The COVID-19 crisis brought many changes to people’s lives and I was no exception. For me, it meant an unexpected early retirement and a sudden surplus of both free time and isolation. My wife and I care for her 92-year-old mother, so we had to be extra careful about the virus. In those early weeks of the pandemic, there was a lot of sitting around indoors with little activity. I felt like a lump of coal.
I realized I needed to do something for my physical and mental health so I bought a Fitbit Charge 4 and started a routine of power-walking two miles daily. I would go early in the morning, so I’d only see a handful of people but we were so isolated during that time that walking past a few friendly neighbors at the start of the day made a big difference. The new routine helped my mood immediately. The anxiety and feelings of despair began to lift.
The Fitbit’s ability to track my time, steps, and heart rate helped to keep me motivated. I would keep to the same route for a week and I enjoyed seeing the improvement in my time.
Then one day in the middle of May I got home from my morning walk and something felt off. As I tried to do my regular stretching and cooldown routine, I felt dizzy and sweaty. I checked my Fitbit and noticed that my heart rate wasn’t slowing down. I took a shower and tried resting. Usually, my resting heart rate is 50 beats per minute, but that day it was staying over 100.
Although I felt something was wrong, having the continuous heart rate data on my wrist helped me take it seriously. After about 30 minutes I decided to drive myself to the urgent care center. (In retrospect, driving myself was a mistake.) When they took an EKG, they called an ambulance that took me to the hospital. I was diagnosed with a first-time onset of atrial fibrillation and put on a saline drip with some drugs to steady my heart rhythm.
I learned that AFib happens when the electrical impulses that control the contractions of your heart chambers get out of sync. It can cause your heart to beat faster and less efficiently and because blood can pool in the heart and sometimes clot, the condition comes with an increased risk for strokes. I stayed in the hospital overnight and then worked with a cardiologist on a long-term treatment plan.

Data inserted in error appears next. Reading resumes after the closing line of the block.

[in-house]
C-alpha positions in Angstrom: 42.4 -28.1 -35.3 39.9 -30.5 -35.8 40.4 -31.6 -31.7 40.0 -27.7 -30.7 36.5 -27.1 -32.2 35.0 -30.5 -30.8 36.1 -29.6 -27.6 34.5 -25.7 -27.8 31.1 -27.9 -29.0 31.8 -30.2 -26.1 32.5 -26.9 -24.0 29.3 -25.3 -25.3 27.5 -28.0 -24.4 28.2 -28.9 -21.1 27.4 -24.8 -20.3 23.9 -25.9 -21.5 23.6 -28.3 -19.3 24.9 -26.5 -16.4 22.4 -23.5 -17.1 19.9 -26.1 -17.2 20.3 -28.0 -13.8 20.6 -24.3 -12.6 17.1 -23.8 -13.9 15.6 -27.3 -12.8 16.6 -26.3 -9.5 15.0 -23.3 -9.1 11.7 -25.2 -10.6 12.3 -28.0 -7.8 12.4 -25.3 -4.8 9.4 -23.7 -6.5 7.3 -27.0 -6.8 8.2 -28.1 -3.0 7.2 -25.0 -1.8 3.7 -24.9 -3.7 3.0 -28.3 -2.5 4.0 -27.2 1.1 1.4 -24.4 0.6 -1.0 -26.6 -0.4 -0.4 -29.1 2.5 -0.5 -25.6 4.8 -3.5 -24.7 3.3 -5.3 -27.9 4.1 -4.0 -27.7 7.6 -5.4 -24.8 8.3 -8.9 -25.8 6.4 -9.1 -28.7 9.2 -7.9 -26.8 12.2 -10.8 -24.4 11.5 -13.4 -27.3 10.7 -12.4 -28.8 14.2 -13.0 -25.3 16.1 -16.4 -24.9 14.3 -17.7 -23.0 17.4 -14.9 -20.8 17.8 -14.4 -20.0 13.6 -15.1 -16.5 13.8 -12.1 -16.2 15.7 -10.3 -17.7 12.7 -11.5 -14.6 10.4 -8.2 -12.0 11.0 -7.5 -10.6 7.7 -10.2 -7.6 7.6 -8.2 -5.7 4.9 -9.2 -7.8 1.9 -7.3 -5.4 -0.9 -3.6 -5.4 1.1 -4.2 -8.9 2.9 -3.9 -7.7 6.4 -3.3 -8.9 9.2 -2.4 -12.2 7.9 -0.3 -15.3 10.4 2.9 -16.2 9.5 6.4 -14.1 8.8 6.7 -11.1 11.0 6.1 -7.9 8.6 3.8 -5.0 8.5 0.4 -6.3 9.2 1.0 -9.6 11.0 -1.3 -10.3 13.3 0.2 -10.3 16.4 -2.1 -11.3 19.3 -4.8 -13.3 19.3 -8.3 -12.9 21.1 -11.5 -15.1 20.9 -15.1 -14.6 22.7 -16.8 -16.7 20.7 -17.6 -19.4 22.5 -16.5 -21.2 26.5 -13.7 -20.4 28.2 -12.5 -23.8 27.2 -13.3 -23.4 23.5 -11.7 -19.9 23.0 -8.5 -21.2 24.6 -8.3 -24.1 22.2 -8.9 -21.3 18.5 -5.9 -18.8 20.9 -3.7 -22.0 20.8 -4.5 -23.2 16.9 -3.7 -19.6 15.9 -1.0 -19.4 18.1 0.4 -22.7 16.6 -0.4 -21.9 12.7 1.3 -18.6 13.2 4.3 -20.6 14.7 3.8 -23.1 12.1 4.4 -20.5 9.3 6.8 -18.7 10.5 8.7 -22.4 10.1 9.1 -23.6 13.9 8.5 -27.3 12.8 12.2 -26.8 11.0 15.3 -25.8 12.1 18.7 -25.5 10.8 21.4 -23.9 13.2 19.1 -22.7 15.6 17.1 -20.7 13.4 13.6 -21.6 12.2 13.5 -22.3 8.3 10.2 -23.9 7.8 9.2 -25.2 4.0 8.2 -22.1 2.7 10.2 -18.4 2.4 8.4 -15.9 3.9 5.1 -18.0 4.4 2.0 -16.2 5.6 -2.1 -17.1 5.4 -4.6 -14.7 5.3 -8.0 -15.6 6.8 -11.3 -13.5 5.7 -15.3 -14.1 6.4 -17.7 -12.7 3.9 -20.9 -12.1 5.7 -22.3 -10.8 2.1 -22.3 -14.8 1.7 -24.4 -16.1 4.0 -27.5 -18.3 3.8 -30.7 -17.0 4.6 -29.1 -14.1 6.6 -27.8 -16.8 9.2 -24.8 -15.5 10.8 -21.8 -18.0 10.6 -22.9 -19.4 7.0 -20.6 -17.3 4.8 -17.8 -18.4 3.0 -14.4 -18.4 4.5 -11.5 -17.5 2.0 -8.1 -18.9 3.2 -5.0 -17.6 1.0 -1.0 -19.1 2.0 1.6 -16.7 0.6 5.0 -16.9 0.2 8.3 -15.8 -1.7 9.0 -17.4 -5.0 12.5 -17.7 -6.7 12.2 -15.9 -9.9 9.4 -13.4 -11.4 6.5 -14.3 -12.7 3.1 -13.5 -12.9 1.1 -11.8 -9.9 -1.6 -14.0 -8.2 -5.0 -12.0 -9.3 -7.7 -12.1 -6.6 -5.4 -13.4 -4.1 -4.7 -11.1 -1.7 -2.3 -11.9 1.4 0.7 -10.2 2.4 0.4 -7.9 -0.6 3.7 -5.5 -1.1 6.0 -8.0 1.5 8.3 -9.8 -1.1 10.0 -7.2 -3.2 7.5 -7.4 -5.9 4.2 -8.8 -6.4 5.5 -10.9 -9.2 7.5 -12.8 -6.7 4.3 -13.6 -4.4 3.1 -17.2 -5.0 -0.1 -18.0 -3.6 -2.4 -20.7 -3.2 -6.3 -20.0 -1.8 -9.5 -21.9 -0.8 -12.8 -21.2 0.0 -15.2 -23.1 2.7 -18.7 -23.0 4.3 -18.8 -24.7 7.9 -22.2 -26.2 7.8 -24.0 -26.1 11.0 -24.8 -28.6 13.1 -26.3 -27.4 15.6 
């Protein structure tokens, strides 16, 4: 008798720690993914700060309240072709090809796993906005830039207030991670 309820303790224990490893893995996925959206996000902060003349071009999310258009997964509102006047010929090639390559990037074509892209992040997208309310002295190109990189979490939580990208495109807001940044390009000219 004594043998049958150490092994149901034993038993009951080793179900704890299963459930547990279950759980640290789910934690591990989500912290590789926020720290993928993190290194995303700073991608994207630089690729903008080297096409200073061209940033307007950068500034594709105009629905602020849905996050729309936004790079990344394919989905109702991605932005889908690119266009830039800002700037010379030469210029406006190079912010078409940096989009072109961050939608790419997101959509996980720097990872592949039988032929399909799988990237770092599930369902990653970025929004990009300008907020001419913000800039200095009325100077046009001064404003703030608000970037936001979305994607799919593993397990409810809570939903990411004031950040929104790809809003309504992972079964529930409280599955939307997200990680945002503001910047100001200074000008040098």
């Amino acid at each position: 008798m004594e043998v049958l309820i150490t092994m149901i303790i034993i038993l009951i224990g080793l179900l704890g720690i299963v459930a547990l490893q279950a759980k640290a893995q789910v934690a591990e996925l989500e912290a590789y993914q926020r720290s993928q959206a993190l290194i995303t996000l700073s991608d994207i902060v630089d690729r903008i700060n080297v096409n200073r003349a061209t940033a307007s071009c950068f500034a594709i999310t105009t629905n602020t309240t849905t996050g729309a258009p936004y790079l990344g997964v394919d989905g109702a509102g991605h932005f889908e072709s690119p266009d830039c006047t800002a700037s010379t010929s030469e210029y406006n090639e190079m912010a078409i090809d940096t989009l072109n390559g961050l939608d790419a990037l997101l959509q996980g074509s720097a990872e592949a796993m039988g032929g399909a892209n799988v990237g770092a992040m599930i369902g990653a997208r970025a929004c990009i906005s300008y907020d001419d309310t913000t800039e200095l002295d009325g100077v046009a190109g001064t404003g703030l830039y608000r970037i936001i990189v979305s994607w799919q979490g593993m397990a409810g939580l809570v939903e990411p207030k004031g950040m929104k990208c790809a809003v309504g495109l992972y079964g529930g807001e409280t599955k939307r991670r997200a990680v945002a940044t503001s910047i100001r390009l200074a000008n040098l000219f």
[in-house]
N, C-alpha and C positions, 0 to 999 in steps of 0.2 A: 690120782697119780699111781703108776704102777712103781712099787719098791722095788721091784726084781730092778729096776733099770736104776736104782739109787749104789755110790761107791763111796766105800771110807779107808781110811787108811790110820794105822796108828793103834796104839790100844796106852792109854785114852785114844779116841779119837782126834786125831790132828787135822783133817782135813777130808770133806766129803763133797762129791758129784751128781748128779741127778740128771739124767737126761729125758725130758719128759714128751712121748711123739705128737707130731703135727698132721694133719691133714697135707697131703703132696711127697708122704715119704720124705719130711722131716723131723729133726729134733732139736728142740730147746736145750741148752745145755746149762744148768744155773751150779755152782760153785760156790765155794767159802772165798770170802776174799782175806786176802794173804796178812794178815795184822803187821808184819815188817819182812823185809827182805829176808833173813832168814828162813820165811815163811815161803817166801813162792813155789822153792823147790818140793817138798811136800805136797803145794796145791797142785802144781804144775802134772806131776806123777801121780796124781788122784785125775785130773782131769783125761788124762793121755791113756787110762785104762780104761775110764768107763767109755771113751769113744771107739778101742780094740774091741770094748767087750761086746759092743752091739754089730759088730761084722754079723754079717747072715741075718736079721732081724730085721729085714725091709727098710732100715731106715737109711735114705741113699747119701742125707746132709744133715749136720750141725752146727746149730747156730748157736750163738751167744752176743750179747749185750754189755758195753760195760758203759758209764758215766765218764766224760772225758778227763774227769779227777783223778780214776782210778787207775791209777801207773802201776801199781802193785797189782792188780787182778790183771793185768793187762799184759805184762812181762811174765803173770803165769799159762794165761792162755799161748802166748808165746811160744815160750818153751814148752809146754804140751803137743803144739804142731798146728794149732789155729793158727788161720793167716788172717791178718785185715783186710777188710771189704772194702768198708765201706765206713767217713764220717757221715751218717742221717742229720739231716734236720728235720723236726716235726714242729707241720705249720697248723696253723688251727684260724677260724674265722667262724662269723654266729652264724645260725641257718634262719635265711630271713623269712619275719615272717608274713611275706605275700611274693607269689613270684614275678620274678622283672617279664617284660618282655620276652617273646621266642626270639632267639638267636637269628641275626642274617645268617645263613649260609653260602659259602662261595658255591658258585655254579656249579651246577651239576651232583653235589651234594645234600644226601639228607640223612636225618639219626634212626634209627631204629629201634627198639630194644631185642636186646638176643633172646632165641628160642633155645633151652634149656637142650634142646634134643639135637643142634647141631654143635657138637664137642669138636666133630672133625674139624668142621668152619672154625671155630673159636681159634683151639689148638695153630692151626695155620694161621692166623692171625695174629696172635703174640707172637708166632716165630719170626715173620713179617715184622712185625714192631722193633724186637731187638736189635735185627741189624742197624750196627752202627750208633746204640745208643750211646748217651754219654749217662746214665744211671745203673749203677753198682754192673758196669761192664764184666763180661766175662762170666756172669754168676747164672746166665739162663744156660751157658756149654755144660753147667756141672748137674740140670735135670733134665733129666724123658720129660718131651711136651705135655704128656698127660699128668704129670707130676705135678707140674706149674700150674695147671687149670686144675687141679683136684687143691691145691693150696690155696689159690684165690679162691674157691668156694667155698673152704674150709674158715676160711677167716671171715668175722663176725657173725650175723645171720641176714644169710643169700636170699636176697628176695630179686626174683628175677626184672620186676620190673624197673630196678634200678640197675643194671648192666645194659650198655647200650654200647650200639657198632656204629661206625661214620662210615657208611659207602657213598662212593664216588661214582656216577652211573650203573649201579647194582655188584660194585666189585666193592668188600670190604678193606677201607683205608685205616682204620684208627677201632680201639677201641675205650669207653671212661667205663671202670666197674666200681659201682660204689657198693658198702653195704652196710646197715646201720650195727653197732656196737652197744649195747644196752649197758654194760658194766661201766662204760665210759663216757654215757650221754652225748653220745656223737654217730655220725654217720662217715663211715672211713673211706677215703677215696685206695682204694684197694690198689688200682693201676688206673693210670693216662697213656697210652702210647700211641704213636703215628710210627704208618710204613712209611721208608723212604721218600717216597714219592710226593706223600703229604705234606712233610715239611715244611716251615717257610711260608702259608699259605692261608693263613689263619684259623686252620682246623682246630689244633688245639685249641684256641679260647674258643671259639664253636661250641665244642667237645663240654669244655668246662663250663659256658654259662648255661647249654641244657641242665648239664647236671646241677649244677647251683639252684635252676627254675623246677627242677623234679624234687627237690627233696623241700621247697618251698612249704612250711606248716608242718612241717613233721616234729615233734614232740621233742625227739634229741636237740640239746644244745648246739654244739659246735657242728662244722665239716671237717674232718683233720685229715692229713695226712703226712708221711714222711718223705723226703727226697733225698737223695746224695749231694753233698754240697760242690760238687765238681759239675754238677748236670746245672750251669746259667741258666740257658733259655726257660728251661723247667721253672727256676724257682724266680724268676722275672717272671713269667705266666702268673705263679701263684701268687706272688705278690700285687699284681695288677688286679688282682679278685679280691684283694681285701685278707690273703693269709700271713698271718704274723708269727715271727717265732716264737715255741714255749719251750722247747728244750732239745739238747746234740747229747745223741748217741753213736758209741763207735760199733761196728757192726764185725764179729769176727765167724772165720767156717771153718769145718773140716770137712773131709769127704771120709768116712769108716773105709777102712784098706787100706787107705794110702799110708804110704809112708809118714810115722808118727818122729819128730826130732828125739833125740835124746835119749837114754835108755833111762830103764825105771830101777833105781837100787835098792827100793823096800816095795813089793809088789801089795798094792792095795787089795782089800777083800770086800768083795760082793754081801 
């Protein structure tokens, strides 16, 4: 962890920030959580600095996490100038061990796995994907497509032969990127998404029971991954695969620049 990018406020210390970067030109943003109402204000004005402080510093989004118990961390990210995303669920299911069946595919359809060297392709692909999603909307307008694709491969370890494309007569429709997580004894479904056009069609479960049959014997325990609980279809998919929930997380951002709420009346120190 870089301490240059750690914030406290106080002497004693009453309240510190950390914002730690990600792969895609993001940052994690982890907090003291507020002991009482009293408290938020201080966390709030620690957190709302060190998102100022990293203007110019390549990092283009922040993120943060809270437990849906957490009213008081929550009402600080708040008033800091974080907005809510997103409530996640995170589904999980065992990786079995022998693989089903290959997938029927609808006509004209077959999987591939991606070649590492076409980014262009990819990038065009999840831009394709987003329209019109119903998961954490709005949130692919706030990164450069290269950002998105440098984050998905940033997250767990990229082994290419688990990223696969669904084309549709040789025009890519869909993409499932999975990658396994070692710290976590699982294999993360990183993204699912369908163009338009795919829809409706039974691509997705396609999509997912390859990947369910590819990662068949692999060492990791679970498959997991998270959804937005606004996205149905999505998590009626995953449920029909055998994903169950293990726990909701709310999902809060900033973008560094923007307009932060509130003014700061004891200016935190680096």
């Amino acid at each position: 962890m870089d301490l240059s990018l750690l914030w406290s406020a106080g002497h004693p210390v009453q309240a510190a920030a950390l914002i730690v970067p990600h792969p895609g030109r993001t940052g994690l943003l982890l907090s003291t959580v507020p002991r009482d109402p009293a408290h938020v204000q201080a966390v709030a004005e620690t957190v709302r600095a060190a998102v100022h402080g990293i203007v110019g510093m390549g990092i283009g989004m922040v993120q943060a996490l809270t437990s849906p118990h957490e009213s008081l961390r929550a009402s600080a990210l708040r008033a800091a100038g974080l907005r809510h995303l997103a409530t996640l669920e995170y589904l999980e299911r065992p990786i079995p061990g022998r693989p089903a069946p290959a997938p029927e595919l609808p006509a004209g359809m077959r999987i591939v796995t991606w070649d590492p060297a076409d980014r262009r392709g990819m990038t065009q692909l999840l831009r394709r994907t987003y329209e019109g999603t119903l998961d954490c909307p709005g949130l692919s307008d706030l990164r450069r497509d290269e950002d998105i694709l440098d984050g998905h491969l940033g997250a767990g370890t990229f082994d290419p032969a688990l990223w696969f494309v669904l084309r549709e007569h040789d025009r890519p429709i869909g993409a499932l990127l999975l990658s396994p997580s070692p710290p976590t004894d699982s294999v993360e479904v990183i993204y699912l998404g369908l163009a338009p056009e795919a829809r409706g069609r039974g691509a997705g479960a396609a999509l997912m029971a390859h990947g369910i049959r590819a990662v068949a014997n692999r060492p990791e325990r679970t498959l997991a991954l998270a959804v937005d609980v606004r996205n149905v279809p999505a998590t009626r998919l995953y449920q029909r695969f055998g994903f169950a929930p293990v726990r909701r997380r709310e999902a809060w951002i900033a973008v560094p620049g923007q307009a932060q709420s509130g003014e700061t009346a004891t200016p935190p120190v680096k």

When I went to my consultation with the cardiologist, I was able to share with him the record of my heart rate over time from the Fitbit app. We also looked at my sleep tracker and sleep scores and he noticed that I had low sleep scores in the days prior to my AFib onset. Because of that, we scheduled a sleep study that revealed I have moderate apnea where my airways can become restricted during sleep. Turns out that those with sleep apnea have four times the risk of developing AFib. Now when I see my cardiologist or the sleep specialist, they are always interested in seeing my Fitbit data.
I’ve restarted my morning walks and I’m back in the workforce. It’s been a difficult and interesting year. I’ve told my children and my brother the story of how my Fitbit helped me become aware of a serious health condition and I’m now a firm believer that everybody should find ways to help them stay in tune with what is happening in their bodies. It makes it so much more likely that you’ll take care of yourself and seek the help you need ahead of a crisis.
As told to Ethan Watters
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This information is for educational purposes only and is not intended as a substitute for medical diagnosis or treatment. You should not use this information to diagnose or treat a health problem or condition. Always check with your doctor before changing your diet, altering your sleep habits, taking supplements, or starting a new fitness routine.